Coping with a Failed Adoption
Tips for keeping the dream of a child alive after a failed adoption…
Allow your friends to help you.
Let your partner grieve in his or her own way.
Though your husband may not break down in tears five times a day, don't underestimate his pain. Do not expect him to embrace his male friends and collapse into sobs. It may happen, but it is not likely. Know which of your friends will listen and hold you and which ones will, unfortunately, want to solve your problem. Seek out women who have been through miscarriages or infant deaths, or other couples who have suffered failed placements. Their wisdom will be invaluable to you as you try to imagine your future.
Almost anyone who has considered adoption has considered God to be a part of the equation. When you face infertility or loss, the acknowledgment of a higher power is inevitable. The inability to control our environment and, consequently, our circumstances leads us to the ultimate question: is there a God? And if so, why would He allow this to happen? The key element here is that God is a player in grieving, whether He is ever identified as one or not. If, like me, you believe that God is sovereign, why hold back your feelings-he is aware of them!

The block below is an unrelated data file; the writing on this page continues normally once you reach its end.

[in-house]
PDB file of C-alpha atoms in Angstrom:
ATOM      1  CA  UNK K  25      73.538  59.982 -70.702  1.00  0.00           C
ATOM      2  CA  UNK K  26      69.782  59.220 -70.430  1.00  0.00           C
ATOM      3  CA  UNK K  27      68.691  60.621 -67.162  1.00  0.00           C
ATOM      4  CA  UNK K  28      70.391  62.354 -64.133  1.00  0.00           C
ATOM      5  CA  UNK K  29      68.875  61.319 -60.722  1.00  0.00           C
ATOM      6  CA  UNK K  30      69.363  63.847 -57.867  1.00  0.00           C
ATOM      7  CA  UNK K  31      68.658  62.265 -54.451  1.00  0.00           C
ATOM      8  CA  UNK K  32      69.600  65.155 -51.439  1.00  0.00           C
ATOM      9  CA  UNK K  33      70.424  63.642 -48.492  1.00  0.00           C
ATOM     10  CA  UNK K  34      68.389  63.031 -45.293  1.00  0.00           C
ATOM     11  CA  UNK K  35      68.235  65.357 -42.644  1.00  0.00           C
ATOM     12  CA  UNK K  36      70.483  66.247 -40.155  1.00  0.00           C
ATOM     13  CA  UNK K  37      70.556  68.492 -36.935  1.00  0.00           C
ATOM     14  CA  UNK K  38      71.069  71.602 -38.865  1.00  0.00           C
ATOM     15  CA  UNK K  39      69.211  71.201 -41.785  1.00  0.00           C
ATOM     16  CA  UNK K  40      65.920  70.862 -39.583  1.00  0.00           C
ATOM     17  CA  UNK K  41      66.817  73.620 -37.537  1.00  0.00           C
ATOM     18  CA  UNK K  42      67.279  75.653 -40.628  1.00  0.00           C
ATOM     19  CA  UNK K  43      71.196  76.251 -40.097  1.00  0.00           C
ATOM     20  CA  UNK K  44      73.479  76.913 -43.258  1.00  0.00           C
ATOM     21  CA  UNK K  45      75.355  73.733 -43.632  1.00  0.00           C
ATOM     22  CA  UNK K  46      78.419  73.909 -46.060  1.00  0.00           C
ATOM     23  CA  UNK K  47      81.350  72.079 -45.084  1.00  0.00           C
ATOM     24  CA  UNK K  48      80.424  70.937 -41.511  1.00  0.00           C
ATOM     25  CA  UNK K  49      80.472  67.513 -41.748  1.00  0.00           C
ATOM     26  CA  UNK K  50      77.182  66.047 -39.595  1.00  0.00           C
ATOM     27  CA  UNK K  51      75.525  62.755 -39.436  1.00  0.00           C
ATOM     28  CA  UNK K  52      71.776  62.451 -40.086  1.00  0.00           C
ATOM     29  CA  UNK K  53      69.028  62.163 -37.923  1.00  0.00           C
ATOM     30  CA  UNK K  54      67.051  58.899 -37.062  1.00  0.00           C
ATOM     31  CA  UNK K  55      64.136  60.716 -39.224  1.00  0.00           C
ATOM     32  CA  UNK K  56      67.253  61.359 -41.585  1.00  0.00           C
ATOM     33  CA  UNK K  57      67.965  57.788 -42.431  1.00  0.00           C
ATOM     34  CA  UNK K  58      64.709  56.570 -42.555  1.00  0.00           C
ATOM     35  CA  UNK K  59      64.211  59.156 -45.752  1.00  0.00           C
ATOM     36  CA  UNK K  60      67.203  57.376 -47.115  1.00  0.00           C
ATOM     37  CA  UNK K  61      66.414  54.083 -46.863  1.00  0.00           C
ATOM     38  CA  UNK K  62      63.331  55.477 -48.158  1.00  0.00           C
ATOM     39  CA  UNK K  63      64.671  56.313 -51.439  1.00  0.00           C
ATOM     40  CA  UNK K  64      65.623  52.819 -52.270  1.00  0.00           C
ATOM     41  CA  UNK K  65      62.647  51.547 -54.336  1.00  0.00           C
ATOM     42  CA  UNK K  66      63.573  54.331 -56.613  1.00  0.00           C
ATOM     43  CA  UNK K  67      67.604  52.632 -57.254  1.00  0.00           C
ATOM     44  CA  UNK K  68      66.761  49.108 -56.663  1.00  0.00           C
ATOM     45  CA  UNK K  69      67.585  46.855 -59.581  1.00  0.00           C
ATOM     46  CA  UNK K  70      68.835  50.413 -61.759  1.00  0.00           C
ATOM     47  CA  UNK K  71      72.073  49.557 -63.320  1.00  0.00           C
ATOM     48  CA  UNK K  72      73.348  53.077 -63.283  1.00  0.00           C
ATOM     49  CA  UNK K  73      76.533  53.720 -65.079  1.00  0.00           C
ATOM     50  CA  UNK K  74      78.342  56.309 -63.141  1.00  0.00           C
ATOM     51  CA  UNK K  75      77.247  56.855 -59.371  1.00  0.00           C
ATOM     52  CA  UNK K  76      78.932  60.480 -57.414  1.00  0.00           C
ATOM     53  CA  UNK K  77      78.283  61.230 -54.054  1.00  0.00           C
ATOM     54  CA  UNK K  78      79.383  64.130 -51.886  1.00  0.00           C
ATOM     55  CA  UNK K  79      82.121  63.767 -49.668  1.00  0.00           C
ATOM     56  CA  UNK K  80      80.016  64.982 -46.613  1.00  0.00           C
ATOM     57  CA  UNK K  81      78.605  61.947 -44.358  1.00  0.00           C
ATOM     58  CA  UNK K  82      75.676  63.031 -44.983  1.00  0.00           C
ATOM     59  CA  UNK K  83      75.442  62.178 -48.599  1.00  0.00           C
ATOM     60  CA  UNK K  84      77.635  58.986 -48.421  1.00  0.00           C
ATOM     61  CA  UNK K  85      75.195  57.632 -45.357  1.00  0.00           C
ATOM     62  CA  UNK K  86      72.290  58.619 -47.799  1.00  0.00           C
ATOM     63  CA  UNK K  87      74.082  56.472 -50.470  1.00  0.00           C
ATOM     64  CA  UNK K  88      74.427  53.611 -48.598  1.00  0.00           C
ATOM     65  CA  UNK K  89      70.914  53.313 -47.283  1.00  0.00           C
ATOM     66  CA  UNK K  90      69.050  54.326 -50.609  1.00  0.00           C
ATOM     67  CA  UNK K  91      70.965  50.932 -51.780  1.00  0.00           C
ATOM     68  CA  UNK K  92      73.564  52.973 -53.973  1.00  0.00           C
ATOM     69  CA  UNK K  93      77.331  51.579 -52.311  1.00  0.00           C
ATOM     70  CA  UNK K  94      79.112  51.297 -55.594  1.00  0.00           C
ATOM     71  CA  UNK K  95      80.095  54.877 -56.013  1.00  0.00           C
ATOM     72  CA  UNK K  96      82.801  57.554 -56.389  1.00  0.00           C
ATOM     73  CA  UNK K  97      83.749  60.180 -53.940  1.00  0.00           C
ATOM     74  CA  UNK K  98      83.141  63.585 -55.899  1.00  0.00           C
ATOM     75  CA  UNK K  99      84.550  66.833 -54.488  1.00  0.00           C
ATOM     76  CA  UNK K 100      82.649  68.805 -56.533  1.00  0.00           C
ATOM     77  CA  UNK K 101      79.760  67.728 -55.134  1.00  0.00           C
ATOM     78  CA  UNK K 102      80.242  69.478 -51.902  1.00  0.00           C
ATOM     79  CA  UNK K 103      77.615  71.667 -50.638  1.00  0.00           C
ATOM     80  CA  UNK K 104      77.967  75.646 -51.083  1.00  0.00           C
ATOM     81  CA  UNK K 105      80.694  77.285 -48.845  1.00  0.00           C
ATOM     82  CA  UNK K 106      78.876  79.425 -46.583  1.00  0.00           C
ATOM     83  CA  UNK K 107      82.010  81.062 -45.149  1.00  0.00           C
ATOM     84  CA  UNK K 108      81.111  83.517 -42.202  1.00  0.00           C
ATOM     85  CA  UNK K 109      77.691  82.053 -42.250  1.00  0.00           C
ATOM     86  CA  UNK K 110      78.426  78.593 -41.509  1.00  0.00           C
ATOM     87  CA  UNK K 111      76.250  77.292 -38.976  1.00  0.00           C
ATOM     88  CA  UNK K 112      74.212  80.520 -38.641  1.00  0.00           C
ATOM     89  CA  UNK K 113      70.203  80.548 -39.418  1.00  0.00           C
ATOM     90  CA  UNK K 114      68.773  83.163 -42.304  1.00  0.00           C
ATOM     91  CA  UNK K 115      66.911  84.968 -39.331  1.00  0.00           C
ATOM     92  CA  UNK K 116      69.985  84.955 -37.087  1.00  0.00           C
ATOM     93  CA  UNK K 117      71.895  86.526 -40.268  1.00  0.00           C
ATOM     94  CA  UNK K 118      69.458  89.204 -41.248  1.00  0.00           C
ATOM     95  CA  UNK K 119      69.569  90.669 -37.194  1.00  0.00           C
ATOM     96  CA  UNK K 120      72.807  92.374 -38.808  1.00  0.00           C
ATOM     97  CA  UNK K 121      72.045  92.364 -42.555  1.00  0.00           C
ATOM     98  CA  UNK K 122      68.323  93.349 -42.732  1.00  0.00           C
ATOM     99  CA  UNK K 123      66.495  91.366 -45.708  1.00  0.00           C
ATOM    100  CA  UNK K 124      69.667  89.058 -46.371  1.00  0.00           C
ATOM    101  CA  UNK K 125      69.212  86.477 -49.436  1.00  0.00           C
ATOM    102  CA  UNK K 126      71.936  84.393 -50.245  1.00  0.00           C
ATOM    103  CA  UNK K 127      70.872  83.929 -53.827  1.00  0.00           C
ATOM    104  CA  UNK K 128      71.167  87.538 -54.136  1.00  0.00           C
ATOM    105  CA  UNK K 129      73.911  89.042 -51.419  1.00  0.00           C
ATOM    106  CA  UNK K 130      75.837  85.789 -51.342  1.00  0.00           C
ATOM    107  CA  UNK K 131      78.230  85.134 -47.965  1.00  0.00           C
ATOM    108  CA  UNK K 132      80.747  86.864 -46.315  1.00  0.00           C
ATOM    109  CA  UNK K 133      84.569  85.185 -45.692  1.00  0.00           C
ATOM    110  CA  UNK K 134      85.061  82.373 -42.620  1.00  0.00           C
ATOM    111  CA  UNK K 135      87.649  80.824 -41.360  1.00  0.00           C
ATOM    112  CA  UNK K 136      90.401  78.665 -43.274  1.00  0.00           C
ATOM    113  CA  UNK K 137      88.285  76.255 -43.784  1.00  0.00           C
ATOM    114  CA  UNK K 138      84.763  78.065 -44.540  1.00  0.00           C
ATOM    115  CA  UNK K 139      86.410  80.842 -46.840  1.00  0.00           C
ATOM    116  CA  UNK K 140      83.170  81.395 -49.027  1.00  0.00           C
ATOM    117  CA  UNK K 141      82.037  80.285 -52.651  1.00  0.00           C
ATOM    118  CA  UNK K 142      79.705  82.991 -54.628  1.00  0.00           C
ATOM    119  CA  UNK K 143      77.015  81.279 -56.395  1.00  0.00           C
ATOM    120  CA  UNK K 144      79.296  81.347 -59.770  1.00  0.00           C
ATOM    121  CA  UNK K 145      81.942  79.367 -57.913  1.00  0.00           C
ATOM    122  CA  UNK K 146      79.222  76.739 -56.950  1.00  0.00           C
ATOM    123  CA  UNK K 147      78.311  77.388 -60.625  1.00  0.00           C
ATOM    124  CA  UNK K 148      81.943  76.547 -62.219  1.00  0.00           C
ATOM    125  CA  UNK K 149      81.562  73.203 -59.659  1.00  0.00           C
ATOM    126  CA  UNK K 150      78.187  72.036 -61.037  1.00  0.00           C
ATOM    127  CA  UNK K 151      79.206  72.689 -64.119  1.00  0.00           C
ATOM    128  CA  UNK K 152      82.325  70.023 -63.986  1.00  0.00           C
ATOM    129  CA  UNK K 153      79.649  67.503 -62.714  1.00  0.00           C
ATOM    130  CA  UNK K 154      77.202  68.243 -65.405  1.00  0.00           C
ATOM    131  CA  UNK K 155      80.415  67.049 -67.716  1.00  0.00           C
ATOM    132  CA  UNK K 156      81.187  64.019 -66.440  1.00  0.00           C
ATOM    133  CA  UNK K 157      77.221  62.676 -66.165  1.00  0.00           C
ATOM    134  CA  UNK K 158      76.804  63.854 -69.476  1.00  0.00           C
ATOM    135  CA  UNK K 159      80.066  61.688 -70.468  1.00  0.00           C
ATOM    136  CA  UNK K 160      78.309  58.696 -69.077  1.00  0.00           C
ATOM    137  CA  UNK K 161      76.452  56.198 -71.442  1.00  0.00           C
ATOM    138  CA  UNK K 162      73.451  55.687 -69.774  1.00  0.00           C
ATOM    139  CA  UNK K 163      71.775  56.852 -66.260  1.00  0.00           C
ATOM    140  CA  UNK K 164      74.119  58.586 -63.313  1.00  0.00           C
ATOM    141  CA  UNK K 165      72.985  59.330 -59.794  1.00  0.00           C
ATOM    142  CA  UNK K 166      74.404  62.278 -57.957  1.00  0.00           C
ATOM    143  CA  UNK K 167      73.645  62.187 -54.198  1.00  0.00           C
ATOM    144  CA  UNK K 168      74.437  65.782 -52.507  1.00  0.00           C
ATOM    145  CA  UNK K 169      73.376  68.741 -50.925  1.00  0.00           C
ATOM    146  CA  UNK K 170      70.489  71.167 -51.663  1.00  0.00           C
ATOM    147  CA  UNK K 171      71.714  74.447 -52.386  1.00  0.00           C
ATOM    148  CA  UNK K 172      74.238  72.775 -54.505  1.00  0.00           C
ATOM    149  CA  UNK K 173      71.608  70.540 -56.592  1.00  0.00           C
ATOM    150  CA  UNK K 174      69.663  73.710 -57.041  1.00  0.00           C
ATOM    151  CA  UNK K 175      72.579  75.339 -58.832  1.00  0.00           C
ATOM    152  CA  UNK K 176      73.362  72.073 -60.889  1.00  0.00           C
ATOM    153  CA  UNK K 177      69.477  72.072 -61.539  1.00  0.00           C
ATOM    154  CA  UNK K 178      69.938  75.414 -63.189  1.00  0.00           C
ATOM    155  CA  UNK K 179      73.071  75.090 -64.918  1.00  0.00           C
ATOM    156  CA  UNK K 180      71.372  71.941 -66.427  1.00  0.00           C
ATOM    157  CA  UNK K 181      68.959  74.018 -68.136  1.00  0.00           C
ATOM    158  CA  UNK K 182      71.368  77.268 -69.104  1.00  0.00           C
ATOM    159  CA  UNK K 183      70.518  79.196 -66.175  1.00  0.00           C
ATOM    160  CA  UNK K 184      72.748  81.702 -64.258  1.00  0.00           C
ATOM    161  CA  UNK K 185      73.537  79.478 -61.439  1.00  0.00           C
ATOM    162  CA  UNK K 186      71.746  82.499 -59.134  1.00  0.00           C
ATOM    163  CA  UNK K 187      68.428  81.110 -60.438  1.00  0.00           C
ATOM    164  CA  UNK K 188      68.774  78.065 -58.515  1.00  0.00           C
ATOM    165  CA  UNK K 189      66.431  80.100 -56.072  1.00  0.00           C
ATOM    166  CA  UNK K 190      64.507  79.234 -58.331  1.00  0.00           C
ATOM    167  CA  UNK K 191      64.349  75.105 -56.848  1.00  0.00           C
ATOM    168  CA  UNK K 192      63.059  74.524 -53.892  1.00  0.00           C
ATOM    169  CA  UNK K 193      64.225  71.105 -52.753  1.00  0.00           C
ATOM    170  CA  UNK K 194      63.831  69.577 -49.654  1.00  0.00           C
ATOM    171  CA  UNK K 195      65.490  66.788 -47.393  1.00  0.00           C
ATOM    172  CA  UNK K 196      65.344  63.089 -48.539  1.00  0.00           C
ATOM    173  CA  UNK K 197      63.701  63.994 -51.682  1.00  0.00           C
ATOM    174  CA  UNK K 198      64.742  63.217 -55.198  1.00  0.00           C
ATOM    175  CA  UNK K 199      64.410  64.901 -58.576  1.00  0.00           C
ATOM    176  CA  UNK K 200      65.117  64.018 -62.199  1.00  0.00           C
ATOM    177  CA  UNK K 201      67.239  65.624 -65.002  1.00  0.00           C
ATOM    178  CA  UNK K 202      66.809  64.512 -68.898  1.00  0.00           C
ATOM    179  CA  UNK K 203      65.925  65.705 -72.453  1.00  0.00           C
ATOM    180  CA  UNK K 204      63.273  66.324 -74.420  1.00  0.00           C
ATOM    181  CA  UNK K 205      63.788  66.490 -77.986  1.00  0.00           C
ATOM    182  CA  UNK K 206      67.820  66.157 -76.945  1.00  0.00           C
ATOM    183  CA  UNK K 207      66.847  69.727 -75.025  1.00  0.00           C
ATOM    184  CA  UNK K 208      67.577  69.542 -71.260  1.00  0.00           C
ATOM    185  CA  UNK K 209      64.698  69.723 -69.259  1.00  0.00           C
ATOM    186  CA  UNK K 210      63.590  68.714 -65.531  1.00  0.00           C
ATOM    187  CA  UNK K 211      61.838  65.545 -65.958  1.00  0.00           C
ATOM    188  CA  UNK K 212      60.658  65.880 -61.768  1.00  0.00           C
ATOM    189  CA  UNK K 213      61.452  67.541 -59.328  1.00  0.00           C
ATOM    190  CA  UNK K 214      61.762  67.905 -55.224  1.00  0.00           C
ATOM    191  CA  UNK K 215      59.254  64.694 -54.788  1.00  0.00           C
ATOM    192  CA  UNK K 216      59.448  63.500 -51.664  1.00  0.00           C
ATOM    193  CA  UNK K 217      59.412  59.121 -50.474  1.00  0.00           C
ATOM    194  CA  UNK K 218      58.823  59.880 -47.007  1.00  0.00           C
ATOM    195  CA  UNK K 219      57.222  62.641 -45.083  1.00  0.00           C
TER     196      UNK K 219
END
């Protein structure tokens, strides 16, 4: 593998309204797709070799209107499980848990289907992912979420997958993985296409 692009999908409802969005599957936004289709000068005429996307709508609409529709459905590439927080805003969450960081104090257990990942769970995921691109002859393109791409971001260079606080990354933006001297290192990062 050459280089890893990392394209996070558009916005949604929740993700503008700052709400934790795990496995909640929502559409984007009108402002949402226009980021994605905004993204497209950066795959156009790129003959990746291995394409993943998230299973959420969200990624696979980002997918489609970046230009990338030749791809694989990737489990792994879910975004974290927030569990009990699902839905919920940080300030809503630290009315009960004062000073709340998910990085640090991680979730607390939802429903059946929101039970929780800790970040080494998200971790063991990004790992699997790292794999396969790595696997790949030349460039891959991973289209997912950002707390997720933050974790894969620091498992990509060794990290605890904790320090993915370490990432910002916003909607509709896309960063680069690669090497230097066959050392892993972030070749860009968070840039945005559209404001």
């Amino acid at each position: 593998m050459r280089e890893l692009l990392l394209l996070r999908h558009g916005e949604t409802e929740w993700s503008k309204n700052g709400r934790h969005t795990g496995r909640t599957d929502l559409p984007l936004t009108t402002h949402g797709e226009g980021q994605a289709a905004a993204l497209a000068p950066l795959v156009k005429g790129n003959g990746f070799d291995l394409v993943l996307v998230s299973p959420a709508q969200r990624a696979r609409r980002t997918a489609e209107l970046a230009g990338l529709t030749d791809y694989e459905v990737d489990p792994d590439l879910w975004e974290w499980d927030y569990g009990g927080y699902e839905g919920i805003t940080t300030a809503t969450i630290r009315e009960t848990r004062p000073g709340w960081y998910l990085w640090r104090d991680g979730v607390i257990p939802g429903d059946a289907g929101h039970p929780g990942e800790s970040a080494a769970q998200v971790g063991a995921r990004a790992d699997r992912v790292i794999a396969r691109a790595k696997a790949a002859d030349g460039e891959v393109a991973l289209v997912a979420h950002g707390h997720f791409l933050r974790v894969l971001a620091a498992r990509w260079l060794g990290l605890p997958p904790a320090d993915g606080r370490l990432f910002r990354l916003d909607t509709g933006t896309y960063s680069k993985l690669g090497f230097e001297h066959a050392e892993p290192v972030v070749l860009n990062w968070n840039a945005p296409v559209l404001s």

It's a mistake to think that these suggestions will bring instantaneous and complete relief. Only time will do that. But your approach to grieving can determine whether you are going to be deeply depressed or extremely sad, despondent and bitter or disappointed and frustrated, fearful and doubting or able to trust again. Most importantly, will you be able to dream of a child and re-risk the rejection, the failure, the heartache?